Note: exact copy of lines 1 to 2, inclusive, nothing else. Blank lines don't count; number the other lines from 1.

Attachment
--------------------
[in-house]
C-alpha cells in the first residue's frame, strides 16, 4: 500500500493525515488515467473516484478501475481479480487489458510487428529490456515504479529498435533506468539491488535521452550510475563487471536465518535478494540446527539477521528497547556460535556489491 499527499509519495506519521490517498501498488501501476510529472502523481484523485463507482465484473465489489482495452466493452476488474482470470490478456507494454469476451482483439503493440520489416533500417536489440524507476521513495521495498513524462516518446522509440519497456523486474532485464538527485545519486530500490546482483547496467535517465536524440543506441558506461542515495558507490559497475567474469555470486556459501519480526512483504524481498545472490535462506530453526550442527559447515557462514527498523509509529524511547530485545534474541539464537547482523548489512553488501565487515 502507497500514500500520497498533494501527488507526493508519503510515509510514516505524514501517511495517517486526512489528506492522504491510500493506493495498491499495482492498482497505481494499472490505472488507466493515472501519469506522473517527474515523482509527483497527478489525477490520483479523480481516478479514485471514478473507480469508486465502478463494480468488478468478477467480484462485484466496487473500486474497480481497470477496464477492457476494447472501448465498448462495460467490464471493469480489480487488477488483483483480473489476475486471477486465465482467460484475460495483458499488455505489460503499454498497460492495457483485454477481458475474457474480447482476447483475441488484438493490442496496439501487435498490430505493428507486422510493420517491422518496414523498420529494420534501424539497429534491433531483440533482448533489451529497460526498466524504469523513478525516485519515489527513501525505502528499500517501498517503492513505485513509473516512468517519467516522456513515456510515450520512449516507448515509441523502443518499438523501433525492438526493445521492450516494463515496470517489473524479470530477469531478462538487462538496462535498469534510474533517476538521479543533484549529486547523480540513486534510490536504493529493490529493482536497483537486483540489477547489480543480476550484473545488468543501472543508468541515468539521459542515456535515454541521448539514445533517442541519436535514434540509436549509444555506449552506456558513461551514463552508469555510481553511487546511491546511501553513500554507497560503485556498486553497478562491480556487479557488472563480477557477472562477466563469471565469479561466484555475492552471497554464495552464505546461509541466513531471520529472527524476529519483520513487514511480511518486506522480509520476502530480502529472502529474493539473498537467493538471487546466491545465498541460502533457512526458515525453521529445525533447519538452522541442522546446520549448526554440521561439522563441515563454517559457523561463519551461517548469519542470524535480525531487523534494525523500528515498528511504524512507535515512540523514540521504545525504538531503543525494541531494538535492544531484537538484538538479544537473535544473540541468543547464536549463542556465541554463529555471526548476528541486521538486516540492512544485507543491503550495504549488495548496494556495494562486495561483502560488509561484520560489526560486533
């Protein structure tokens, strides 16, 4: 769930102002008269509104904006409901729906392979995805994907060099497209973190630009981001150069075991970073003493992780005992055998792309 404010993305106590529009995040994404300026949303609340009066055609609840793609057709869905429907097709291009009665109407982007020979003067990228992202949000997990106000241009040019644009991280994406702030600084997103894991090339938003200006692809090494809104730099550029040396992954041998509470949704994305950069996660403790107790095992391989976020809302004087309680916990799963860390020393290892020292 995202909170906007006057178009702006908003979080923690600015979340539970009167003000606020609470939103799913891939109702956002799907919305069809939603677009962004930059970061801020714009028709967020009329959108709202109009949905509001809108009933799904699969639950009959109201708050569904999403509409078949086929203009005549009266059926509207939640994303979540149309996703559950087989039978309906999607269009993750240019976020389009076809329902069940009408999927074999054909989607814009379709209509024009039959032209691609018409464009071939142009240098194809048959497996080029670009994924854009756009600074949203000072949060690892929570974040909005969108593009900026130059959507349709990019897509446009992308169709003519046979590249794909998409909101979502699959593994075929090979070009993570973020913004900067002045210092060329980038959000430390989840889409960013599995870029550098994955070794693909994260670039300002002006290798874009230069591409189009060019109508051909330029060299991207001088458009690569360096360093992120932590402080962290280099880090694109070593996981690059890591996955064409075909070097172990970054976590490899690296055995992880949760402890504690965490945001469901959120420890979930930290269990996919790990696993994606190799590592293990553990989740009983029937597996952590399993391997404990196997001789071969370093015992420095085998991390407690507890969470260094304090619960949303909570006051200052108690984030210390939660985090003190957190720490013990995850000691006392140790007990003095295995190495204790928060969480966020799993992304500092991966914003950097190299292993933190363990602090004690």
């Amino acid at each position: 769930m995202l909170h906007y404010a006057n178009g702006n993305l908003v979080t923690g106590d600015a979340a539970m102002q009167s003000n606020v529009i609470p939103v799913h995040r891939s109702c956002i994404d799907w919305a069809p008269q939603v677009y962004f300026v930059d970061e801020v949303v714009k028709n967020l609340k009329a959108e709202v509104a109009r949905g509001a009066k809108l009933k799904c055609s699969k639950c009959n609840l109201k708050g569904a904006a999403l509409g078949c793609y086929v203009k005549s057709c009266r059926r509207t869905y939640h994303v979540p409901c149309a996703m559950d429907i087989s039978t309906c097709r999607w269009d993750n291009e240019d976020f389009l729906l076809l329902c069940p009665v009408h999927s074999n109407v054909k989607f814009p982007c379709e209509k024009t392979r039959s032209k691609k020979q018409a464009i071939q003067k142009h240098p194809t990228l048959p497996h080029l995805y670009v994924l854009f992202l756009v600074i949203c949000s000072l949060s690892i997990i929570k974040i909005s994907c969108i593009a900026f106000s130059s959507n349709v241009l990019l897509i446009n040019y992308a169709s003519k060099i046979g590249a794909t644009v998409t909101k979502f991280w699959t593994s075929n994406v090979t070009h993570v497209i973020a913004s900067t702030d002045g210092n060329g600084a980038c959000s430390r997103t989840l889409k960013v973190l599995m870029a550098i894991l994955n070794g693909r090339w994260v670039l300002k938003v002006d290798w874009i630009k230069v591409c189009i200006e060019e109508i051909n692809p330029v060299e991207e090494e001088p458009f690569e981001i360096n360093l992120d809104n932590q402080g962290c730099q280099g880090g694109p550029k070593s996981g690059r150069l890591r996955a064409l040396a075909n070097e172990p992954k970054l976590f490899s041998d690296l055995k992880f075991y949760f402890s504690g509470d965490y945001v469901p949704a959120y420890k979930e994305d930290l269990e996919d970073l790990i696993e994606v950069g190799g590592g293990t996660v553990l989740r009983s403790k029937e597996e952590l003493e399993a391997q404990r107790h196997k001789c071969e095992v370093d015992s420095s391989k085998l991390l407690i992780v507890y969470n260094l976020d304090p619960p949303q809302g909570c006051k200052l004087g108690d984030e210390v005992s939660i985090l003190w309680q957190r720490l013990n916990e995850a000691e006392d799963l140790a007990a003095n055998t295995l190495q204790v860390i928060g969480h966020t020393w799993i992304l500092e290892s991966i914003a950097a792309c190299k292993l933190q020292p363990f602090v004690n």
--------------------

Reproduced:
[in-house]
C-alpha cells in the first residue's frame, strides 16, 4: 500500500493525515488515467473516484478501475481479480487489458510487428529490456515504479529498435533506468539491488535521452550510475563487471536465518535478494540446527539477521528497547556460535556489491 499527499509519495506519521490517498501498488501501476510529472502523481484523485463507482465484473465489489482495452466493452476488474482470470490478456507494454469476451482483439503493440520489416533500417536489440524507476521513495521495498513524462516518446522509440519497456523486474532485464538527485545519486530500490546482483547496467535517465536524440543506441558506461542515495558507490559497475567474469555470486556459501519480526512483504524481498545472490535462506530453526550442527559447515557462514527498523509509529524511547530485545534474541539464537547482523548489512553488501565487515 502507497500514500500520497498533494501527488507526493508519503510515509510514516505524514501517511495517517486526512489528506492522504491510500493506493495498491499495482492498482497505481494499472490505472488507466493515472501519469506522473517527474515523482509527483497527478489525477490520483479523480481516478479514485471514478473507480469508486465502478463494480468488478468478477467480484462485484466496487473500486474497480481497470477496464477492457476494447472501448465498448462495460467490464471493469480489480487488477488483483483480473489476475486471477486465465482467460484475460495483458499488455505489460503499454498497460492495457483485454477481458475474457474480447482476447483475441488484438493490442496496439501487435498490430505493428507486422510493420517491422518496414523498420529494420534501424539497429534491433531483440533482448533489451529497460526498466524504469523513478525516485519515489527513501525505502528499500517501498517503492513505485513509473516512468517519467516522456513515456510515450520512449516507448515509441523502443518499438523501433525492438526493445521492450516494463515496470517489473524479470530477469531478462538487462538496462535498469534510474533517476538521479543533484549529486547523480540513486534510490536504493529493490529493482536497483537486483540489477547489480543480476550484473545488468543501472543508468541515468539521459542515456535515454541521448539514445533517442541519436535514434540509436549509444555506449552506456558513461551514463552508469555510481553511487546511491546511501553513500554507497560503485556498486553497478562491480556487479557488472563480477557477472562477466563469471565469479561466484555475492552471497554464495552464505546461509541466513531471520529472527524476529519483520513487514511480511518486506522480509520476502530480502529472502529474493539473498537467493538471487546466491545465498541460502533457512526458515525453521529445525533447519538452522541442522546446520549448526554440521561439522563441515563454517559457523561463519551461517548469519542470524535480525531487523534494525523500528515498528511504524512507535515512540523514540521504545525504538531503543525494541531494538535492544531484537538484538538479544537473535544473540541468543547464536549463542556465541554463529555471526548476528541486521538486516540492512544485507543491503550495504549488495548496494556495494562486495561483502560488509561484520560489526560486533